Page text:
Ensuring good soil health beneath our Saint Augustine lawns is the single greatest determining thing we can do to ensure a beautiful healthy and lush Saint Augustine lawn for the entirety of its lifespan. Sandy soils can present a problem for Saint Augustine grass which can be almost as bad as heavy clay soils, albeit due to very different circumstances.
Sandy soils are often highly alkaline in nature, which can be as bad for a lawn as highly acidic soils can be. Sandy soils by their nature usually lack a healthy soil nutrient profile and as a result will often be unhealthy much of the time. Unhealthy Saint Augustine lawns will be weak and can develop bare patches and invasions from weeds and diseases.
Another problem with some sandy soil types is that they can be highly water repellent, meaning the soil cannot circulate water effectively across the entire soil profile, and cannot hold onto water for long periods of time. And the problem here is that the lawn will require more watering more often than should otherwise be normal.
Over the life of the Saint Augustine lawn being grown on sandy soils, we can therefore expect the turf to be less than what it should be, never as green as it should be, never as lush as it should, and often having more problems than what would otherwise be expected.
With these things in mind we can see that improving sandy soils prior to laying new Saint Augustine turf can be a very worthwhile decision to make. So lets take a look at our options.
Minor Soil Improvements
Our first option to improve our soil for Saint Augustine grass is to add minor nutritional products to the soil and raking them through to gain a more organic base for the turf to live on.
Such products will usually be organic in nature, things like blood and bone, seaweed products, soil improvers based on animal manures etc. All these things are fine, and the only products we would really want to avoid would be fresh manure products, which could in fact cause major health problems for the new sod after its laid, due to the strength of the nutrients the new turf is being exposed to.
If using fresh manure products, then it would be best to leave the improved soil bare for some time prior to installing new sod, as this would greatly benefit the soil itself, as well as breaking down the strongest components of the manure into the soil, and prior to the laying of the sod. Preparing the soil at the onset of Winter, and then laying the new sod at the beginning of Spring would be a wonderful way to do this.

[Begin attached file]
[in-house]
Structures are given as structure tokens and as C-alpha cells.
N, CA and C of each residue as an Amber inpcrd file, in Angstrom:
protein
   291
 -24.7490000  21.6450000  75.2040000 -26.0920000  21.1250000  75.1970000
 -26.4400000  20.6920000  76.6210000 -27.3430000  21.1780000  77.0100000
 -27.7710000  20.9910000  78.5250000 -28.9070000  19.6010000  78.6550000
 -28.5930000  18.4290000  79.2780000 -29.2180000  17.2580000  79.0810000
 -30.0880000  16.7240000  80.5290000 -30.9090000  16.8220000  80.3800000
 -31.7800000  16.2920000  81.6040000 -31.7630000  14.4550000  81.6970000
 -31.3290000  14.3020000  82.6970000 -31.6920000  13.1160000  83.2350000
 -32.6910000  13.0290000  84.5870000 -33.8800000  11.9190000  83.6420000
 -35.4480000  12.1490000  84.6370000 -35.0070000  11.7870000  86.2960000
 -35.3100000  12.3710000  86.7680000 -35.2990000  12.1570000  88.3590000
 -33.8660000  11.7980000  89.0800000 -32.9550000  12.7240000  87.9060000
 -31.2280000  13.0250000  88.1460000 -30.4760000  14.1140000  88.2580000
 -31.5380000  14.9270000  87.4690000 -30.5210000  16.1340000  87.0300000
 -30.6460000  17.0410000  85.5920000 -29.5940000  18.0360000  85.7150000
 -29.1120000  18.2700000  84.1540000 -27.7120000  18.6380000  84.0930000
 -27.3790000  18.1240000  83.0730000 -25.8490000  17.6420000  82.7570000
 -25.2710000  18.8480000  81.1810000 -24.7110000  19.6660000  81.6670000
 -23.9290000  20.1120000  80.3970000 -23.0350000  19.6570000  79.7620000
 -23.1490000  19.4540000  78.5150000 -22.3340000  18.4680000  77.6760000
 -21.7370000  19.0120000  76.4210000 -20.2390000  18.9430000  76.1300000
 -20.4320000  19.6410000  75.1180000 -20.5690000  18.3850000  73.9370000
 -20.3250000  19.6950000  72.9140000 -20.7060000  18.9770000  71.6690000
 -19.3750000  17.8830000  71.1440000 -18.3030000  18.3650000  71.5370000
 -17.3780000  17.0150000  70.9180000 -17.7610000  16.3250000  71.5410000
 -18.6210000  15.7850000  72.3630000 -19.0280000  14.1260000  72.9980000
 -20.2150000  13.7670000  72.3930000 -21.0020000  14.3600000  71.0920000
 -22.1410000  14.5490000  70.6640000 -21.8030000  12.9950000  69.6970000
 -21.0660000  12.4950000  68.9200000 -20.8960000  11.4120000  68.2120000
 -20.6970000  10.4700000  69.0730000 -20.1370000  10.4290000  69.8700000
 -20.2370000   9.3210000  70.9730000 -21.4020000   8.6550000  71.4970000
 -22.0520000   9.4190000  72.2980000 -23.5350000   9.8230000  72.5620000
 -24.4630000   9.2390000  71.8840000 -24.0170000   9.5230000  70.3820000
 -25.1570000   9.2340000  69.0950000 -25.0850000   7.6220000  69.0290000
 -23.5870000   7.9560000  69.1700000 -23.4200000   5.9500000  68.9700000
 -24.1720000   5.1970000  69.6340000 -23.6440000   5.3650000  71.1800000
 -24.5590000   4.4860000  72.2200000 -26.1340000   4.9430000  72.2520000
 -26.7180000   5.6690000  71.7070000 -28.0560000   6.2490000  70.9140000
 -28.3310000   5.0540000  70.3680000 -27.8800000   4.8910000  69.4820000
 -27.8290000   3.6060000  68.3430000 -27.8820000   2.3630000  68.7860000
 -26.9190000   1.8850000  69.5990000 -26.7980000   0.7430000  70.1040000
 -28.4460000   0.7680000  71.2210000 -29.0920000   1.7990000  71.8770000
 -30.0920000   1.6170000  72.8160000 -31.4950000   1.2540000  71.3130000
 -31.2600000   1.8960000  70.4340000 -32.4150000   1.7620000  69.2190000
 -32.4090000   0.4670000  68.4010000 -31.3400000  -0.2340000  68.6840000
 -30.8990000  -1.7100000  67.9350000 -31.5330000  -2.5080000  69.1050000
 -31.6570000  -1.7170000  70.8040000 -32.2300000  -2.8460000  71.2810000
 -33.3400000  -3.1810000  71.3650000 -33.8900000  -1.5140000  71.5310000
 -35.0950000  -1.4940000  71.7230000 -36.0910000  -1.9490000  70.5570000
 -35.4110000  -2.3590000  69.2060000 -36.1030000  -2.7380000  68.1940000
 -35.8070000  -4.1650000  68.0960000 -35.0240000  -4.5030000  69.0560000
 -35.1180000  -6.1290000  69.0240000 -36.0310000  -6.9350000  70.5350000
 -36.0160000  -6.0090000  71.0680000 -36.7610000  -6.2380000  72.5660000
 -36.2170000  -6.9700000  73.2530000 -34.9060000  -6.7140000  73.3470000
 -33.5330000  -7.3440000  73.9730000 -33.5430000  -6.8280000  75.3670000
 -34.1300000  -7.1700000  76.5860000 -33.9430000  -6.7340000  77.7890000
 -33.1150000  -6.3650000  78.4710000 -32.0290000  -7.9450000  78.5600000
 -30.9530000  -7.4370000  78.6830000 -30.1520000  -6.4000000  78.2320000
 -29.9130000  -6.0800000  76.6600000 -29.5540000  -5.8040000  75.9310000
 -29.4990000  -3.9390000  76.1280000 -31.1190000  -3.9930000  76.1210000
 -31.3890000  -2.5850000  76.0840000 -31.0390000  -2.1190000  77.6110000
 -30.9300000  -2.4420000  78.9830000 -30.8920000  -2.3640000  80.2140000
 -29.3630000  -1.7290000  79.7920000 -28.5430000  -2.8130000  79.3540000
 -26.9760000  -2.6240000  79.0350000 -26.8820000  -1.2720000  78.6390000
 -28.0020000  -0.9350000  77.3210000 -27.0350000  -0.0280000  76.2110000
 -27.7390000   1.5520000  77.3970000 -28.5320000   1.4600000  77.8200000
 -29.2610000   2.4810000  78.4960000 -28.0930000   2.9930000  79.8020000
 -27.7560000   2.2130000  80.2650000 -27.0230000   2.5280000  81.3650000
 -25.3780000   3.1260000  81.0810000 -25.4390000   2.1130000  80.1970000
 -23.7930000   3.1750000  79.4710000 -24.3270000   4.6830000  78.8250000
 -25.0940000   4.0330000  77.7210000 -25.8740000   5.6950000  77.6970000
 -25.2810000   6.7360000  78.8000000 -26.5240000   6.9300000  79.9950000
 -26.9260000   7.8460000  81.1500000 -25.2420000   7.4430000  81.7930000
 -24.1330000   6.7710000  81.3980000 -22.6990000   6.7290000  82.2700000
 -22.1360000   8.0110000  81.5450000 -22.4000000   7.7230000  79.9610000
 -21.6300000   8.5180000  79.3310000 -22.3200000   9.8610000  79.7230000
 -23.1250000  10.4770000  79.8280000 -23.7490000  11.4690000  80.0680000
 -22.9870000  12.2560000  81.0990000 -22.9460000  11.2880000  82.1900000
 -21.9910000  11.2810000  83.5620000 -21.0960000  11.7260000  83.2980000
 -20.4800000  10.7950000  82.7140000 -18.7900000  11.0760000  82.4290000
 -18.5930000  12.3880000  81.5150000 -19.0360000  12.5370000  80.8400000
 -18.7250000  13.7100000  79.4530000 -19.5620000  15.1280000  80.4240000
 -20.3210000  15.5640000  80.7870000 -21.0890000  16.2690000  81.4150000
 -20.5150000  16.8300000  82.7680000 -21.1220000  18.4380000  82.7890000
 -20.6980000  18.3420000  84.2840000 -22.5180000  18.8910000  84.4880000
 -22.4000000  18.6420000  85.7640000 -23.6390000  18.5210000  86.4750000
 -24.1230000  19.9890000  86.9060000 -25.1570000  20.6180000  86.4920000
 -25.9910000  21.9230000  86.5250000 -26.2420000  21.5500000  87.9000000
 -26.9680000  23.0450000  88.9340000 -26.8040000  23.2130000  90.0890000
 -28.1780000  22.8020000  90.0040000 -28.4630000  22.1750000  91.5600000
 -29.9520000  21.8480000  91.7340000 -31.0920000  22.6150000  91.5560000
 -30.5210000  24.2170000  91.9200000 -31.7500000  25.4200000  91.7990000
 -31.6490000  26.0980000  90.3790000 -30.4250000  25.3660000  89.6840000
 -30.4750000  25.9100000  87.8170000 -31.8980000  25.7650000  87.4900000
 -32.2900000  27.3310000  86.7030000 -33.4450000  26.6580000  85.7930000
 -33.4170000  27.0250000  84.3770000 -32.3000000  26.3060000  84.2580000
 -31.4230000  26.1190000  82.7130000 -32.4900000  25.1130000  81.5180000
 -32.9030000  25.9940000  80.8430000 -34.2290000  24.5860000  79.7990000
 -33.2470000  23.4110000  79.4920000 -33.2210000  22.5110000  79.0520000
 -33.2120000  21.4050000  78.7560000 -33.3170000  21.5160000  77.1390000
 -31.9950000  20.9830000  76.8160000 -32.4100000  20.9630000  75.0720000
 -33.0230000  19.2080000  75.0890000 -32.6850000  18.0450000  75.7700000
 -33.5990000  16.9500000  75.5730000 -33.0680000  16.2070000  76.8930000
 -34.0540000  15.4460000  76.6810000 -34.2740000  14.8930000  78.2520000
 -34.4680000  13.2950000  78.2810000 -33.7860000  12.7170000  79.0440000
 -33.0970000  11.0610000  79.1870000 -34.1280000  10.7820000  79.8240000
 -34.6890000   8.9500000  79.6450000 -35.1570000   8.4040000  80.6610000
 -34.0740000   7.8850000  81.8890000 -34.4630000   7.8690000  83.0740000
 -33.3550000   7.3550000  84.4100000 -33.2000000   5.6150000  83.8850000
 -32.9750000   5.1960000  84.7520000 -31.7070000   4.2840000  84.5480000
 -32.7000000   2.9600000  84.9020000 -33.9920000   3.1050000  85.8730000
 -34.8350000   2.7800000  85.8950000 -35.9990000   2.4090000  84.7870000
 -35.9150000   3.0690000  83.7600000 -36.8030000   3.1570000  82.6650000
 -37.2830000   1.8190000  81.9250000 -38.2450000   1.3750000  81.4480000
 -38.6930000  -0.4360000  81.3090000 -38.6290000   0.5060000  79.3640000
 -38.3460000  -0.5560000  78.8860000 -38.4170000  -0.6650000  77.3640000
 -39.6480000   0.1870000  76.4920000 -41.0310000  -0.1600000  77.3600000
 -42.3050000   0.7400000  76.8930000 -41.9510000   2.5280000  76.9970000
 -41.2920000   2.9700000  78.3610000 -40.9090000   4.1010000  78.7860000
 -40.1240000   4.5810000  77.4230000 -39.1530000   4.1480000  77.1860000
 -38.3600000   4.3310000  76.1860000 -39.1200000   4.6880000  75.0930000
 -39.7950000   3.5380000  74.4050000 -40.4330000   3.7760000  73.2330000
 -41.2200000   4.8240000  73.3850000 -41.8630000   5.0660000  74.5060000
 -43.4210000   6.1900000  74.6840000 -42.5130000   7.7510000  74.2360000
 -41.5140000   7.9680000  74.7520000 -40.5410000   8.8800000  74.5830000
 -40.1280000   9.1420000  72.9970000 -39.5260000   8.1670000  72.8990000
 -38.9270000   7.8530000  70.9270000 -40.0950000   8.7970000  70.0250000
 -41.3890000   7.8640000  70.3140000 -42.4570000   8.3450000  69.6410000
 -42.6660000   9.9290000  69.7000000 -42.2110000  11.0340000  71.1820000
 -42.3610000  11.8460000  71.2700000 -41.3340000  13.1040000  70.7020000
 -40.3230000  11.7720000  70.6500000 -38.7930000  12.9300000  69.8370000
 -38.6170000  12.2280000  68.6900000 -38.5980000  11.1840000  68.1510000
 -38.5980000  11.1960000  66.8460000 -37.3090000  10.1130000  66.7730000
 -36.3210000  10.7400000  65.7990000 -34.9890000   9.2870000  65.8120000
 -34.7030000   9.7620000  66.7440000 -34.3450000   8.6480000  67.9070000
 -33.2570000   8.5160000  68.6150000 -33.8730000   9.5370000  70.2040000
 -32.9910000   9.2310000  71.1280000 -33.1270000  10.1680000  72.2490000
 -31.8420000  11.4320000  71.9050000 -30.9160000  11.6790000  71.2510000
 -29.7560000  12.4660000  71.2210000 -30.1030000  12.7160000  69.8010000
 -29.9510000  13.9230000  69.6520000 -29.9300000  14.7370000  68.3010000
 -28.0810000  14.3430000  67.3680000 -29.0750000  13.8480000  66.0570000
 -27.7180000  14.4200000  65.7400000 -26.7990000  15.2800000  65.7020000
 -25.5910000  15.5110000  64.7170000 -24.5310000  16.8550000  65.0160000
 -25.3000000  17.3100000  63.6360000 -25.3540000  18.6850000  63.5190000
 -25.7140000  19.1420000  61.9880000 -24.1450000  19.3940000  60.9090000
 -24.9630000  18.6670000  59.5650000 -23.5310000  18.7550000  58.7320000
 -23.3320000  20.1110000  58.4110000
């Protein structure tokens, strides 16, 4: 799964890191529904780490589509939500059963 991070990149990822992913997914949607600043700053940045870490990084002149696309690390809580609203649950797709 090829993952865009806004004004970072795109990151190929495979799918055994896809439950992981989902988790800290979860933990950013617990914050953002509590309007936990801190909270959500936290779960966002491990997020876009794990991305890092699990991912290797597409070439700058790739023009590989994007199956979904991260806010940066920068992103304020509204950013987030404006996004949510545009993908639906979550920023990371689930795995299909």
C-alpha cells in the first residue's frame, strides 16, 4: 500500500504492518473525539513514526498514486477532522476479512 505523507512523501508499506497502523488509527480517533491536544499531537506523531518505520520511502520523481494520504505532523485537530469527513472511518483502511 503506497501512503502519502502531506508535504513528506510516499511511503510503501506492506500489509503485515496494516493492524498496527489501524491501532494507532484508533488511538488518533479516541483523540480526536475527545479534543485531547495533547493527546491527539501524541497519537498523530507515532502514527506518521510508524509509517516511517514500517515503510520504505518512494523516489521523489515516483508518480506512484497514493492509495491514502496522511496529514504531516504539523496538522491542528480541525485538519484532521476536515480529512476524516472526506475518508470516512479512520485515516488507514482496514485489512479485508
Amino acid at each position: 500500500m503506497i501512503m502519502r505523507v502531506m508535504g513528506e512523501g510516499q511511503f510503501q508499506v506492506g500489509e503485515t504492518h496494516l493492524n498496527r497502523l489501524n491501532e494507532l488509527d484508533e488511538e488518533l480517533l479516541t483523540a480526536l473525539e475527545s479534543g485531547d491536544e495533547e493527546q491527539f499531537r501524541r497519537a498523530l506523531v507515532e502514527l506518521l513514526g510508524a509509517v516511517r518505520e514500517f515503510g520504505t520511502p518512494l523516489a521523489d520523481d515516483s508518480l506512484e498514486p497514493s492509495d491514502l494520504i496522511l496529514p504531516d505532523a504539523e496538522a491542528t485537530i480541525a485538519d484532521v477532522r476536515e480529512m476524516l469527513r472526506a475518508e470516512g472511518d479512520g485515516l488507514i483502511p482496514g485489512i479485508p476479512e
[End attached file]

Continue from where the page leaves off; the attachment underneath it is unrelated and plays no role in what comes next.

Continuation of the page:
In most cases these products will be of temporary benefit in nature and will not provide a good long term solution to having a new St Augustine lawn being grown on poor sandy soils. With this in mind we should consider this course of action as being for sandy soils which still have some decent nutritional value to them.
For sandy soils which have very little nutritional value or organic matter present in them, then we would be looking for a far better and more long term option and solution to improving lawn soils, before laying our new St Augustine lawn.
Topsoil Replacement With Sandy Loam
A more long term solution for getting past the problems of growing Saint Augustine grass on sandy soils is to replace the layer of topsoil on which the Saint Augustine grass will be growing for its entire lifespan.
With this solution we really are providing a long term foundational basis for our new Saint Augustine lawn. Ensuring our new turf will survive, grow and flourish as best as it possibly can.
In doing this, we will be wanting to remove the top 8 to 12 inches of soil, and disposing of it. In its place we will then lay new sandy loam from the soil supply shop.
This is a far more expensive option, and more so as the lawn area gets bigger and we will need to hire a digging machine operator to dig the topsoil out and dispose of it afterwards: hopefully by improving and reusing it elsewhere in the garden. Then of course having the new soil delivered and instaled.
These really are our only two options available to improve a sandy soil for laying a new Saint Augustine lawn onto. Either soil improvement or soil replacement. If we choose to use sandy loam or another similar lawn soil type or soil mixture to replace the sandy soil is not what’s most important. Improving the soil prior to laying the new Saint Augustine turf is what is important for the future health of the lawn for decades to come.
Of course, whatever our concerns as to the best solution to our lawn soil problems then we all must work within those limits and adjust our practices accordingly. So if topsoil replacement is not viable or is otherwise unwanted, then some other type of soil improvement would be far better than doing nothing at all.
Last of all is if we have St Augustine grass lawns which are growing on sandy soils, or any other type of soil of poor quality, then we will need to ensure we always pay careful attention to the nutritional requirements for the turf. And we do this by implementing a good year round lawn fertilization program with the use of good quality lawn fertilizers, which include trace elements, and phosphate.
Choose the best solution for your own home by carefully assessing all factors involved in either decision, prepare the soil well in advance of laying the new turf: the longer the better, as this allows nutrients and organic matter to fully break down into the soil, and for the soil to settle prior to laying the new sod.